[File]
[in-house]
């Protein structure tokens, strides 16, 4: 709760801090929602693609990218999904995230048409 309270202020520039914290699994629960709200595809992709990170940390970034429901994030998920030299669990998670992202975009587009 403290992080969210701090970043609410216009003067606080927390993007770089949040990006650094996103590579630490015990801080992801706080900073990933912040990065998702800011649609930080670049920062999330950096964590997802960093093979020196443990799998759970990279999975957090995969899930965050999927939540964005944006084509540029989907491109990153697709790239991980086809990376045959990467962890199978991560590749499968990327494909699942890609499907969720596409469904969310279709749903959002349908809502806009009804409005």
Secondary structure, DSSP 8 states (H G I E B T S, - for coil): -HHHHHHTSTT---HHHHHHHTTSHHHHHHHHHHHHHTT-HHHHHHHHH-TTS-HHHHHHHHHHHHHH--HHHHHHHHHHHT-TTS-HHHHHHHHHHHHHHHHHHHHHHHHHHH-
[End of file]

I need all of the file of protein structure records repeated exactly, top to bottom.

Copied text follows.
[in-house]
């Protein structure tokens, strides 16, 4: 709760801090929602693609990218999904995230048409 309270202020520039914290699994629960709200595809992709990170940390970034429901994030998920030299669990998670992202975009587009 403290992080969210701090970043609410216009003067606080927390993007770089949040990006650094996103590579630490015990801080992801706080900073990933912040990065998702800011649609930080670049920062999330950096964590997802960093093979020196443990799998759970990279999975957090995969899930965050999927939540964005944006084509540029989907491109990153697709790239991980086809990376045959990467962890199978991560590749499968990327494909699942890609499907969720596409469904969310279709749903959002349908809502806009009804409005």
Secondary structure, DSSP 8 states (H G I E B T S, - for coil): -HHHHHHTSTT---HHHHHHHTTSHHHHHHHHHHHHHTT-HHHHHHHHH-TTS-HHHHHHHHHHHHHH--HHHHHHHHHHHT-TTS-HHHHHHHHHHHHHHHHHHHHHHHHHHH-